Wound-wait: If Ti has higher priority, abort Tj; otherwise Ti waits. Q6:-> Discuss the various types of failures. What is meant by catastrophic failure? Ans. THE WHOLE DATABASE AND the logs are periodically copied onto an offline nonvolatile storage medium. In case of a catastrophic system failure,the backup copy is restored and the system can be restored. This means the crash that recovery can not be done. The data can not be recovered. Q7:->compare the deferred and immediate modifications versions of the log based recovery scheme in terms of ease of implementation and overhead cost? Ans. deferred-modification technique: Recall that a transaction is said to be partially committed once the final action of the transaction has been executed. The version of the deferred-modification technique that we describe in this section assumes that transactions are executed serially. Immediate: The immediate-modification technique allows database modifications to be output to the database while the transaction is still in the active state. Data modifications written by active transactions are called uncommitted modifications. In the event of a crash or a transaction failure, the system must use the old-value field of the log records described in Section 17.4 to restore the modified data items to the value they had prior to the start of the transaction. The undo operation, described next, accomplishes this restoration. Before a transaction Ti starts its execution, the system writes the record <Ti start> to the log. During its execution, any write(X) operation by Ti is preceded by the writing of the appropriate new update record to the log. When Ti partially commits, the system writes the record <Ti commit> to the log.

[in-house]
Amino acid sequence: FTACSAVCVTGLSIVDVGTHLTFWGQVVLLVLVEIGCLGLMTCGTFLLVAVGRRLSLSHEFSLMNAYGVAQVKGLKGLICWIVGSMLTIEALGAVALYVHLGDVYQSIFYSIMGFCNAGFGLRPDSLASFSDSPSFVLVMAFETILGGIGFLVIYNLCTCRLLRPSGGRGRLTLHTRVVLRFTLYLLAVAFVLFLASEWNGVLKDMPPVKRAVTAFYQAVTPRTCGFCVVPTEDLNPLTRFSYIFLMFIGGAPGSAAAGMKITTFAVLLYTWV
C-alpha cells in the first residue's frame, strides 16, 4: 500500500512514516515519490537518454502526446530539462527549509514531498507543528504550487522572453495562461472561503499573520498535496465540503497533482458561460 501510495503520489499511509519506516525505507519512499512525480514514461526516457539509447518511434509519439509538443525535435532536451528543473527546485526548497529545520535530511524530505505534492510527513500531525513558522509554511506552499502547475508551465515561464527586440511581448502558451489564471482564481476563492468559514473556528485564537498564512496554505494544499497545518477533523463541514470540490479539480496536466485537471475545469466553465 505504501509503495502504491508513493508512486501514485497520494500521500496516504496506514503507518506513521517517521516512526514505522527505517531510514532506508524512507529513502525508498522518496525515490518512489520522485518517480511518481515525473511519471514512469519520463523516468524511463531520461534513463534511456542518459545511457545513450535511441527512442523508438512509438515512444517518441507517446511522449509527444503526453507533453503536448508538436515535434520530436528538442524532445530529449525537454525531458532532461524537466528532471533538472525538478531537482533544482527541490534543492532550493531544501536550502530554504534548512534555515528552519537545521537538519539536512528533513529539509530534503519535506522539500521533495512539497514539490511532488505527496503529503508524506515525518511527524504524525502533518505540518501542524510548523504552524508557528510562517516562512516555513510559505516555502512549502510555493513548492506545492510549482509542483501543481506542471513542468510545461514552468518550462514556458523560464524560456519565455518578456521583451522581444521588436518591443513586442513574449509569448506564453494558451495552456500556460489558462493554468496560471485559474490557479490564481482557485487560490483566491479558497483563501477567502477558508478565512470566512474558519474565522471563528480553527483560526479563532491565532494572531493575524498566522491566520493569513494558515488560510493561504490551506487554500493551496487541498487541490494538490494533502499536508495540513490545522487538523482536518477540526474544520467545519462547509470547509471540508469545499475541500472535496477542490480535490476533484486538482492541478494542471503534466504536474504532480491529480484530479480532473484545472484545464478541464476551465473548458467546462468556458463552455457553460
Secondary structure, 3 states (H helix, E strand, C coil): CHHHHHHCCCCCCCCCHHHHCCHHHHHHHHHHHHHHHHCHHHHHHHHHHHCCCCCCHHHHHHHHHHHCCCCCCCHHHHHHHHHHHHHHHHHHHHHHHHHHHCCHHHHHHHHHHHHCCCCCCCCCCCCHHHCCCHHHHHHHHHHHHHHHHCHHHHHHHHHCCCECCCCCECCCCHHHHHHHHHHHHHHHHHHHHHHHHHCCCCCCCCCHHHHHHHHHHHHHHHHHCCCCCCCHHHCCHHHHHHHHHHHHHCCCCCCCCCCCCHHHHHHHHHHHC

Part B Q1:-> Which account is designated as the owner of a relation? What privileges does the owner of a relation have? Ans. A user who has been granted some form of authorization may be allowed to pass on this authorization to other users. However, we must be careful how authorization may be passed among users, to ensure that such authorization can be revoked at some future time. Consider, as an example, the granting of update authorization on the loan relation of the bank database. Assume that, initially, the database administrator grants

update authorization on loan to users U1, U2, and U3, who may in turn pass on this authorization to other users. The passing of authorization from one user to another can be represented by an authorization graph. The nodes of this graph are the users. The graph includes an edge Ui → Uj if user Ui grants update authorization on loan to Uj . The root of the graph is the database administrator. In the sample graph in Figure 6.6, observe that user U5 is granted authorization by both U1 and U2; U4 is granted authorization by only U1.

Types of privileges:

1. The account level: At this level, the DBA specifies the particular privileges that each account holds independently of the relations in the database. 2. The relation (or table) level: At this level, we can control the privilege to access each individual relation or view in the database.